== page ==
The stochastic de Bruijn matrices suggest one way to obtain a set of
**n**-block probabilities satisfying the Kolmogorov consistency
conditions, at least for -block probabilities in terms of
**n**-block probabilities. All that is required is to fill in the matrix
elements of the de Bruijn matrix with positive numbers, taking care not
to exceed, say, the unit column sum. The choice is relatively arbitrary
until the selection of the final element of the column, which must be
chosen to complete the sum. For **k** symbols, this means that only
of the non-zero elements lack any freedom of choice;
the remaining elements are then parameters to be chosen.

Once this is done, the equilibrium eigenvector is to be determined and
each of the columns of the stochastic matrix is to be multiplied by the
corresponding component, to produce the **n**-block probabilities. The
components of the eigenvector are the -block probabilities; the
probabilities for smaller blocks follow from summing longer blocks.

It is interesting to observe that once consistency has been established
for -block probabilities relative to **n**-block probabilities,
the consistency of all smaller blocks follows. Starting with **n**-blocks,
the inductive step consists of verifying consistency for -blocks:

and to arrive at successively shorter blocks. In similar fashion it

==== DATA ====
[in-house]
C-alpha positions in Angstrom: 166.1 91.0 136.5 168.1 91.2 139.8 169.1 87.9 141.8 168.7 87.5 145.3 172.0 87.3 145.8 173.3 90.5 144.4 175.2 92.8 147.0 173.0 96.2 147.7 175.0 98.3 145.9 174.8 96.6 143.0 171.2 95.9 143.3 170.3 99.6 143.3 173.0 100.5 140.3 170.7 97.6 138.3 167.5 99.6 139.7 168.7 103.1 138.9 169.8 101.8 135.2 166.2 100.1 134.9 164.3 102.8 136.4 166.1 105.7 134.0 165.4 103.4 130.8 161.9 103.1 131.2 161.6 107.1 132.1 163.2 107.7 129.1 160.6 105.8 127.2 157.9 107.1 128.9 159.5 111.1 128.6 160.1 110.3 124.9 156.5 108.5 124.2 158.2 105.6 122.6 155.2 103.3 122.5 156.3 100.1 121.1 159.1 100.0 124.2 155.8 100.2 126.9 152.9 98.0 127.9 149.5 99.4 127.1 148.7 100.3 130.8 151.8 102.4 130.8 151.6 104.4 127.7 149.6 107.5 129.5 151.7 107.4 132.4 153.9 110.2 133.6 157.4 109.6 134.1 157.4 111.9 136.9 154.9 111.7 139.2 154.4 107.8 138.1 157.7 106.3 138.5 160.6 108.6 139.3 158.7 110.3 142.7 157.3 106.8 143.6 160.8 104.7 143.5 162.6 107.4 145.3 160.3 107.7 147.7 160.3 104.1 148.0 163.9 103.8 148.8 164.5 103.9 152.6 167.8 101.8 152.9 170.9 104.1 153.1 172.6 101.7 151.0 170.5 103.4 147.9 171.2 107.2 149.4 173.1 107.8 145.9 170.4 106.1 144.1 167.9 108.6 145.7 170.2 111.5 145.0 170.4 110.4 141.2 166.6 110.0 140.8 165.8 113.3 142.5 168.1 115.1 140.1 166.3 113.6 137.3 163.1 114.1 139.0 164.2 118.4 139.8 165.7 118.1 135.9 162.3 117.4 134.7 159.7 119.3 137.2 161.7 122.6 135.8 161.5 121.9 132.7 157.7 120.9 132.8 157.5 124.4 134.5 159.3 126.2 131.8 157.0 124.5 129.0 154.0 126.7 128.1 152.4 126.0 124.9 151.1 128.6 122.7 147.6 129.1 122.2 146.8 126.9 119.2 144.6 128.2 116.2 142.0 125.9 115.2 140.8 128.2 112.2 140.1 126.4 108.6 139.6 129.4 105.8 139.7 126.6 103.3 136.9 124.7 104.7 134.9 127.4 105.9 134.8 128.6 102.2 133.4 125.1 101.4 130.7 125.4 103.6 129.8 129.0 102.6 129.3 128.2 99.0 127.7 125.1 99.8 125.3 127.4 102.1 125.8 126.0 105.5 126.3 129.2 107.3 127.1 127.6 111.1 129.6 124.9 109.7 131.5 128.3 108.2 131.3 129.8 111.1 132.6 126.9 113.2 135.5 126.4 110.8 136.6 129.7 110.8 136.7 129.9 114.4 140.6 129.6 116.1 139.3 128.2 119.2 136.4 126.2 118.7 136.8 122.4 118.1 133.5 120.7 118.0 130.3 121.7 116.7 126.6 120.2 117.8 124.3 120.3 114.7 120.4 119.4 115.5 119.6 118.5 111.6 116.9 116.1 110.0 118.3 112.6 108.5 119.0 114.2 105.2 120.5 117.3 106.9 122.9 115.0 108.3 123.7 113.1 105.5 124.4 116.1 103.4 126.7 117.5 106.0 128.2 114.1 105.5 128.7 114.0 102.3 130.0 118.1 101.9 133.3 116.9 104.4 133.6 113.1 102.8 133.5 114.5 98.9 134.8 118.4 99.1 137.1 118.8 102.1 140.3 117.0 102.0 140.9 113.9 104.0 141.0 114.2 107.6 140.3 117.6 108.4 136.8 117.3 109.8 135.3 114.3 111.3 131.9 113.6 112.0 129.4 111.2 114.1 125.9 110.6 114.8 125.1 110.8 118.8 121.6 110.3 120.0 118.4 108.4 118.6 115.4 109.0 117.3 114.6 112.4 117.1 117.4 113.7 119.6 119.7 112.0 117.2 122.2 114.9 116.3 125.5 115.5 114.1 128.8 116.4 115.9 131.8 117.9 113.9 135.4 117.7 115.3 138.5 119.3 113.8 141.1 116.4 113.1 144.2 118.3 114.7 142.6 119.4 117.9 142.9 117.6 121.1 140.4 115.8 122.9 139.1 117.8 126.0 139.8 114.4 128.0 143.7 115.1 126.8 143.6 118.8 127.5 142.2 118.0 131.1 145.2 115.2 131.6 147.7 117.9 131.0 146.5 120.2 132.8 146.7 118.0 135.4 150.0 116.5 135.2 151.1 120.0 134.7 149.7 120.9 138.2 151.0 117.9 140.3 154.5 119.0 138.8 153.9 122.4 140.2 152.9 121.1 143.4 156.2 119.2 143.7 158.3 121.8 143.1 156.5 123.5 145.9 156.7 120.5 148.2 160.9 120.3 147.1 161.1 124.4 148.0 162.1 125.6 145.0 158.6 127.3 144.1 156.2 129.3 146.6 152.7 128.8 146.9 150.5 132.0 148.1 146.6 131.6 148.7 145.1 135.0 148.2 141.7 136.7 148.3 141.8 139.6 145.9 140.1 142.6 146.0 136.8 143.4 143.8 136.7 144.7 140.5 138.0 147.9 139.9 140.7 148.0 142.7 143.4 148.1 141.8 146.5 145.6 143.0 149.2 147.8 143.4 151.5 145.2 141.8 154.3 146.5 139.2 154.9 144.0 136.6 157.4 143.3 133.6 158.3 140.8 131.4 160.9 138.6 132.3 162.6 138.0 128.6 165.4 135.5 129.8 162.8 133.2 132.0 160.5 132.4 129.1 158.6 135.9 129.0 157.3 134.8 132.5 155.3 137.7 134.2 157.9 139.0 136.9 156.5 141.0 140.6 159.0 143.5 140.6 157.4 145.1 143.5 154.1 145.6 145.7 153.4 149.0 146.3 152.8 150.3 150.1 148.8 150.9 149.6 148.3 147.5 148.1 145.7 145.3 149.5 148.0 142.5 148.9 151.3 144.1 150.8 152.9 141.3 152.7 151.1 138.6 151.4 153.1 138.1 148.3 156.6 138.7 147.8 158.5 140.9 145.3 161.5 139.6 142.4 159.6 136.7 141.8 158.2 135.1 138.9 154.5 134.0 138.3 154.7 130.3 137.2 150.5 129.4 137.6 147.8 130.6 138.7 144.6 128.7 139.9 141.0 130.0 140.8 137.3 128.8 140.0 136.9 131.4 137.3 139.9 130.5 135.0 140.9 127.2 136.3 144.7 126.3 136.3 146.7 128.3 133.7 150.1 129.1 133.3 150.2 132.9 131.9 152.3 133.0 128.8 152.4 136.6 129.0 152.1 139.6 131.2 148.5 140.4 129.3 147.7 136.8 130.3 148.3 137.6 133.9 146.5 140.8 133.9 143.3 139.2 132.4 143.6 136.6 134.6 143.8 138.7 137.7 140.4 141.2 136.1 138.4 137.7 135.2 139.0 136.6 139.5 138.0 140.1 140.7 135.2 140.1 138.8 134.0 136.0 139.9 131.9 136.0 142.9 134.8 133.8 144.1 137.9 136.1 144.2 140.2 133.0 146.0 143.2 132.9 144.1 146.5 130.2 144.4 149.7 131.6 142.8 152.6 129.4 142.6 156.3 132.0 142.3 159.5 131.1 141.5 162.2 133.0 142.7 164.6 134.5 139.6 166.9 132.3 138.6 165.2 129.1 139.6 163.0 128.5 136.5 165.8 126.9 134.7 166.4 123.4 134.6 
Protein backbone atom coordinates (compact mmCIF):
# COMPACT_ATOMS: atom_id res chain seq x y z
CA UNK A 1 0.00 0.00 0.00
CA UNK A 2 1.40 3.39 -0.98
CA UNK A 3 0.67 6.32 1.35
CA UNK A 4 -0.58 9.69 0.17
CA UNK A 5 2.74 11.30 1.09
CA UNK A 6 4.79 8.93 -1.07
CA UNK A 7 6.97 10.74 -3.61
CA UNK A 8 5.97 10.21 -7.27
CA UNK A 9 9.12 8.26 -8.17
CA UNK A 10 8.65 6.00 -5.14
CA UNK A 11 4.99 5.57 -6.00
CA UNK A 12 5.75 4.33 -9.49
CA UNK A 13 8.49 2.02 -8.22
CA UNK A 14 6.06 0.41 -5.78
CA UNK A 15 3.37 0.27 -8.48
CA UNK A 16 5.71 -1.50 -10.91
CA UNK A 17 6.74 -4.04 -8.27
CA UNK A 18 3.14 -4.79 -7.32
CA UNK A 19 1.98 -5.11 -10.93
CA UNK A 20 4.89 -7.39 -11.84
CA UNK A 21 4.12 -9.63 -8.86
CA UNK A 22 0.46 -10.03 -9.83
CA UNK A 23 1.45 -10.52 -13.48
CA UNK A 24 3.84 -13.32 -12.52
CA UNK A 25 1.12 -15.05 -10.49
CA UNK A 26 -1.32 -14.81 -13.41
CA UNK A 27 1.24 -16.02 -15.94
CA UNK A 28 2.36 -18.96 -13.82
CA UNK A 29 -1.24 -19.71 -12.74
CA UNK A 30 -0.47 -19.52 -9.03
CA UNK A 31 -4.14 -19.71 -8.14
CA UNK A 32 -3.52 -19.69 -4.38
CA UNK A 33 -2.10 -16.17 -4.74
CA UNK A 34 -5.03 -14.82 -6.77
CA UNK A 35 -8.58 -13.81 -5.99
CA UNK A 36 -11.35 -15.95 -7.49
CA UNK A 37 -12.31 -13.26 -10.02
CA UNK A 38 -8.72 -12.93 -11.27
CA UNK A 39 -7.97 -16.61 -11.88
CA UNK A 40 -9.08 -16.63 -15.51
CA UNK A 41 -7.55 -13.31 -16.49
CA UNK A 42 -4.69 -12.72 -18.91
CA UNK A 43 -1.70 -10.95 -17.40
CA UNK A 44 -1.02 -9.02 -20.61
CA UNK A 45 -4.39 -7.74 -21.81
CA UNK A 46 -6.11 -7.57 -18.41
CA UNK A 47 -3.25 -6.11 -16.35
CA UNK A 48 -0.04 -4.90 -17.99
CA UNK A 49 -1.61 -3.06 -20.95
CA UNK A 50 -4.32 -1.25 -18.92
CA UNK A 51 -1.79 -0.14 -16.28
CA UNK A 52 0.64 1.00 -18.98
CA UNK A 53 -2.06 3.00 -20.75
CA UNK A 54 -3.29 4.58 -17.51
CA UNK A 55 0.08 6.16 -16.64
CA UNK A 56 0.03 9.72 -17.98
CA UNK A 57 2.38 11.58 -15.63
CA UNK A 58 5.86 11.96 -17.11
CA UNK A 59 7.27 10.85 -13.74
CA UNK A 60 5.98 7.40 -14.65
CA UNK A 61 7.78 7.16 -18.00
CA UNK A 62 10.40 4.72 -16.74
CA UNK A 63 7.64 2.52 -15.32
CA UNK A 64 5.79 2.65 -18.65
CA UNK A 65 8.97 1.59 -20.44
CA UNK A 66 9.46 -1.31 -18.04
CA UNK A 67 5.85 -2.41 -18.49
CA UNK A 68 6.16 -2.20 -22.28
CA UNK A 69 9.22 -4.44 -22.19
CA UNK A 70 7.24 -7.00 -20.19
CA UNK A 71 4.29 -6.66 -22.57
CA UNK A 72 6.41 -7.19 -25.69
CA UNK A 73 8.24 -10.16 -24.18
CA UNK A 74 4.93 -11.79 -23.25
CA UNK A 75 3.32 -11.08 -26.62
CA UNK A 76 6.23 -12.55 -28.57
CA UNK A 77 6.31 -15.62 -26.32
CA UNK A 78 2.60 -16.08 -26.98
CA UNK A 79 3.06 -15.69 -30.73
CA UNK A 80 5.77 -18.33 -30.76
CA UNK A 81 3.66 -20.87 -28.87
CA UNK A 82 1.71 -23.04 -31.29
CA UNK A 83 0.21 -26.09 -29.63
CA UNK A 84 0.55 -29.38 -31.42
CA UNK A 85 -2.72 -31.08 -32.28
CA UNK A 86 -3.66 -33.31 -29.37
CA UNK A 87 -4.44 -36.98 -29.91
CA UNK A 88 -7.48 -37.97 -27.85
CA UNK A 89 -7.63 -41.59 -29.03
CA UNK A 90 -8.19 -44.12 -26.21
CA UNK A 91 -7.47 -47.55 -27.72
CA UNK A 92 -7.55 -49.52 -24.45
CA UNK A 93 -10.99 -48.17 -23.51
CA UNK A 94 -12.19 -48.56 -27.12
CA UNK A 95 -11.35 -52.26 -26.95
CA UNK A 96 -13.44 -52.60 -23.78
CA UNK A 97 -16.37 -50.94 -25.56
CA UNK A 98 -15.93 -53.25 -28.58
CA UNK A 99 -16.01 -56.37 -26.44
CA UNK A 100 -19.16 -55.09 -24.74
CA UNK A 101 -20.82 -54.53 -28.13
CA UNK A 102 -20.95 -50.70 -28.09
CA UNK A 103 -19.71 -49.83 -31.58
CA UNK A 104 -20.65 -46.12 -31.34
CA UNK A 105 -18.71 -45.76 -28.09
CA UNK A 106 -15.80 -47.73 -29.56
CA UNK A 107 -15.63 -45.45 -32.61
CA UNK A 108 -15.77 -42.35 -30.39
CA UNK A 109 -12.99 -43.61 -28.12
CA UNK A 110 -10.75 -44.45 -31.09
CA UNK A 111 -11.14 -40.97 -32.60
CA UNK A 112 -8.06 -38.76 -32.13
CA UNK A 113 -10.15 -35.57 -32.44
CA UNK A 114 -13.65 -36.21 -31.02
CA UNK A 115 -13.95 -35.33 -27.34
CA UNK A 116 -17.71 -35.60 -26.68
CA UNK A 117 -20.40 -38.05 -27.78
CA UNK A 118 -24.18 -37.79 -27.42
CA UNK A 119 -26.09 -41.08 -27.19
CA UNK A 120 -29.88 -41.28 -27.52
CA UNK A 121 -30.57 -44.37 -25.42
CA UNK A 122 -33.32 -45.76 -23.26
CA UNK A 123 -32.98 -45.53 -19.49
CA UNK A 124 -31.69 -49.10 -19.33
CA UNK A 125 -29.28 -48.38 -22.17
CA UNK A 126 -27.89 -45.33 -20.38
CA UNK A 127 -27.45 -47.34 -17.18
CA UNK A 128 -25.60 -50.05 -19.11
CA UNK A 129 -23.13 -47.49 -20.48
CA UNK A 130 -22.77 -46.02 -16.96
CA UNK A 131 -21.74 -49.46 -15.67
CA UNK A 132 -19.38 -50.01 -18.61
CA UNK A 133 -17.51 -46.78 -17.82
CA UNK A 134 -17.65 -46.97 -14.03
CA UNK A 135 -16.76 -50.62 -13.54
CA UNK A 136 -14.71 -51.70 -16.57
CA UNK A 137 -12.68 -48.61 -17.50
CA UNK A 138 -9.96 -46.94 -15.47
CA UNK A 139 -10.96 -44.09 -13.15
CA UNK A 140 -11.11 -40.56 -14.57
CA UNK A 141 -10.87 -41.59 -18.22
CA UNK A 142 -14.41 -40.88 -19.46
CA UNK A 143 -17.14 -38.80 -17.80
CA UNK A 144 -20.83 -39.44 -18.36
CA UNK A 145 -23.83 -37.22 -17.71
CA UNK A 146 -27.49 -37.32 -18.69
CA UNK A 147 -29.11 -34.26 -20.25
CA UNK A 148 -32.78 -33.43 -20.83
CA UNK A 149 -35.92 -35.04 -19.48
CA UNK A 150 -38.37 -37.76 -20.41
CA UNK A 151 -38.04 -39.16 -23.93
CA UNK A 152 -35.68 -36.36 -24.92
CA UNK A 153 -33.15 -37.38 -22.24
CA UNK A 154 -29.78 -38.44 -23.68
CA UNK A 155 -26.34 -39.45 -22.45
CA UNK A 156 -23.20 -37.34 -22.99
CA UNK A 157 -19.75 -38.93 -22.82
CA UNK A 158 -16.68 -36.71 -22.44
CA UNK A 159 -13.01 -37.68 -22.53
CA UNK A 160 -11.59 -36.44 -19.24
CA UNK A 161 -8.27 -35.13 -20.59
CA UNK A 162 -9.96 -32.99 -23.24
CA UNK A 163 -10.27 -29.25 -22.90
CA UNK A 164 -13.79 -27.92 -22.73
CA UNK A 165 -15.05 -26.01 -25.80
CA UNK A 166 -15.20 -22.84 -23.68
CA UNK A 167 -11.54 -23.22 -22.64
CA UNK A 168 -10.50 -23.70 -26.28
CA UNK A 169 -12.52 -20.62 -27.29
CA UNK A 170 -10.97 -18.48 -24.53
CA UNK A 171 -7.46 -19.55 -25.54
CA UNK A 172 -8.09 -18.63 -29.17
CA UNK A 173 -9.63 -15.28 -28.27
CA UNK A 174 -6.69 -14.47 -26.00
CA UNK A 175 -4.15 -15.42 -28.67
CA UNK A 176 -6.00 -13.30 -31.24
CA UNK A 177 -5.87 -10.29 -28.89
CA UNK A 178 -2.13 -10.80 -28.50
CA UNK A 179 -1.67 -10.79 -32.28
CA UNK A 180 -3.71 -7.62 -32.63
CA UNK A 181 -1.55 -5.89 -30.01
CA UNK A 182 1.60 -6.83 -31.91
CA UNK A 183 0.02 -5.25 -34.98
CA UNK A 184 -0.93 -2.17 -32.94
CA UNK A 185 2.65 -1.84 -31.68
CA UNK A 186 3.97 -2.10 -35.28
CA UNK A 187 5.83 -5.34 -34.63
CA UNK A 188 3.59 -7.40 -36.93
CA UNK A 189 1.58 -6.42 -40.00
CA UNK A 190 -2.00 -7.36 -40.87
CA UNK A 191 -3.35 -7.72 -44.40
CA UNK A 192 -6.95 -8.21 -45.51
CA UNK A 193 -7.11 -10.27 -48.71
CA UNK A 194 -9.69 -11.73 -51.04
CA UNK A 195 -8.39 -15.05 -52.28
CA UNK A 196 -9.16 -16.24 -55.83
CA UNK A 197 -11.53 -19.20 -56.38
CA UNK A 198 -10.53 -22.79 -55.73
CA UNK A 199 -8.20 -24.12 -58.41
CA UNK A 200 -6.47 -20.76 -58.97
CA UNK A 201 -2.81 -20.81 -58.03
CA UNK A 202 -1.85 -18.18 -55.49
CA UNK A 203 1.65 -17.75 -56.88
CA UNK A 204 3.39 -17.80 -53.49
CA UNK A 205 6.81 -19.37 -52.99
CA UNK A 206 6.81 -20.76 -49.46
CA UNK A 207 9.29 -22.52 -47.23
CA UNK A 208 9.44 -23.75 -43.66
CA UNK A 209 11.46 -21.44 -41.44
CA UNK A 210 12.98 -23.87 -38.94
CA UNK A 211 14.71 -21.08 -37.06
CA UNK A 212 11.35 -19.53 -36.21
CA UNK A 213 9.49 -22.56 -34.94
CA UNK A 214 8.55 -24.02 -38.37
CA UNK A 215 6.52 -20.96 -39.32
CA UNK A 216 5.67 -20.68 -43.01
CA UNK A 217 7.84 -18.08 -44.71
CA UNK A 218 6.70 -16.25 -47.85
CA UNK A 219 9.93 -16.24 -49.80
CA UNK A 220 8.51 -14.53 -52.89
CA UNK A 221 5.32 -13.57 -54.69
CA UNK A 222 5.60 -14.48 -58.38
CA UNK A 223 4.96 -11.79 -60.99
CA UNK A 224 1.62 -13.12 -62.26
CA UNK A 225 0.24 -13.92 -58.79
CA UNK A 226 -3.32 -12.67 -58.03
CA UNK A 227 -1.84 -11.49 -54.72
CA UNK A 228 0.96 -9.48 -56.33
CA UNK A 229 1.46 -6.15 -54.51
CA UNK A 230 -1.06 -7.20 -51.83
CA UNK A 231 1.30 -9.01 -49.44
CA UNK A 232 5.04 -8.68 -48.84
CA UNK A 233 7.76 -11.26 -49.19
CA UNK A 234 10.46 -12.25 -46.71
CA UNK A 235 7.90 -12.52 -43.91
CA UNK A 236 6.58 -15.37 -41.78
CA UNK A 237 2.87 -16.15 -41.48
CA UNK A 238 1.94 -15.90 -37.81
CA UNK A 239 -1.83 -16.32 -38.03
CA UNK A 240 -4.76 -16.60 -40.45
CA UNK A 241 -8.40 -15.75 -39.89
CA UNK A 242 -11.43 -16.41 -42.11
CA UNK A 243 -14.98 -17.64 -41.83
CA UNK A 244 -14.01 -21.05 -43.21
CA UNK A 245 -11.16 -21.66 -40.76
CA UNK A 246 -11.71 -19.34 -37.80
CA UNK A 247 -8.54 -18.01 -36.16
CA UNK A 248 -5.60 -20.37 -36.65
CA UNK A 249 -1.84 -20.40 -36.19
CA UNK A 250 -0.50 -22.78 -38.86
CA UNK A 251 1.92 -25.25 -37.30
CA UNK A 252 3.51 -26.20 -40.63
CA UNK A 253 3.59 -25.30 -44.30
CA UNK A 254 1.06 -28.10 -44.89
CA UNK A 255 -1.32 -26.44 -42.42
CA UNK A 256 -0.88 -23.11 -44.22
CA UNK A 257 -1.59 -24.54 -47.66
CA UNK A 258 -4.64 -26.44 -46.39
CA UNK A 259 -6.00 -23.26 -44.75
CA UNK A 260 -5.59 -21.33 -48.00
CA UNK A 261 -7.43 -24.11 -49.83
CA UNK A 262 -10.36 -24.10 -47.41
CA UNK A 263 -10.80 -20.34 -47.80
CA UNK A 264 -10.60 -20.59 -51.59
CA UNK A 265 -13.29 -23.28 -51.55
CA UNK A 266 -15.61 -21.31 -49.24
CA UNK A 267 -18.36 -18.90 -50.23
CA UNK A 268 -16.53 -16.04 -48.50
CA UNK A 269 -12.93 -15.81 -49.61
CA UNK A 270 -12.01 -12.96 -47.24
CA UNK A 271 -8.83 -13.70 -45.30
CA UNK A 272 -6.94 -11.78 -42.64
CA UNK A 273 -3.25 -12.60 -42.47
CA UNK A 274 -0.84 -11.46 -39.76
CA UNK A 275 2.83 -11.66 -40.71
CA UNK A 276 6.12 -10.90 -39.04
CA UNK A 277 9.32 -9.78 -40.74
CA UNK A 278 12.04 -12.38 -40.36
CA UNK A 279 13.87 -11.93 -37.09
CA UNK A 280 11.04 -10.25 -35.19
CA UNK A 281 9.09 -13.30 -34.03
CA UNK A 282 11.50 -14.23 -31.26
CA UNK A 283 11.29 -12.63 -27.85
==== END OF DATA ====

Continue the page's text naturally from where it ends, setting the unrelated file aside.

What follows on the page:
follows that the probability of any block up to length **n** is simply
the sum of the probabilities of all the possible extensions which can
be derived by the same route; for example,

Given the interrelation between **n**-blocks and all the shorter blocks,
some consideration can be given to using the probabilities of short
blocks as parameters. It is not possible to use * only* the
probabilities of short blocks as parameters; were it otherwise there
would be no need to to build up a theory of block probabilities.
Nevertheless it is possible to attempt the maximum usage of the
probabilities of short blocks. For example,
can all be chosen before the value of is fixed in order
to make the complete sum equal to 1---a total of **k-1** parameters. Or,
of a total of **k** parameters, one----has been excluded.

Then, among the 2-blocks, can
be chosen before is needed to complete a sum of
Alternatively, we can consider that is excluded as a parameter,
as is when the left extensions are considered. Going on to
3-blocks, we see that all the probabilities or are
excluded. Continuing through **n**-blocks, the total number of parameters
comprising probabilities in which 0 is neither an initial nor a
terminal symbol is

which can be summed to give the value just the same as the number of parameters required to make a stochastic de Bruijn matrix.

Even when full use is made of the short blocks to define parameters the
fraction of parameters which are **n**-block probabilities is

which reduces to 1/2 for a binary sequence, larger and approaching 100% for others.

E-mail:mcintosh@servidor.unam.mx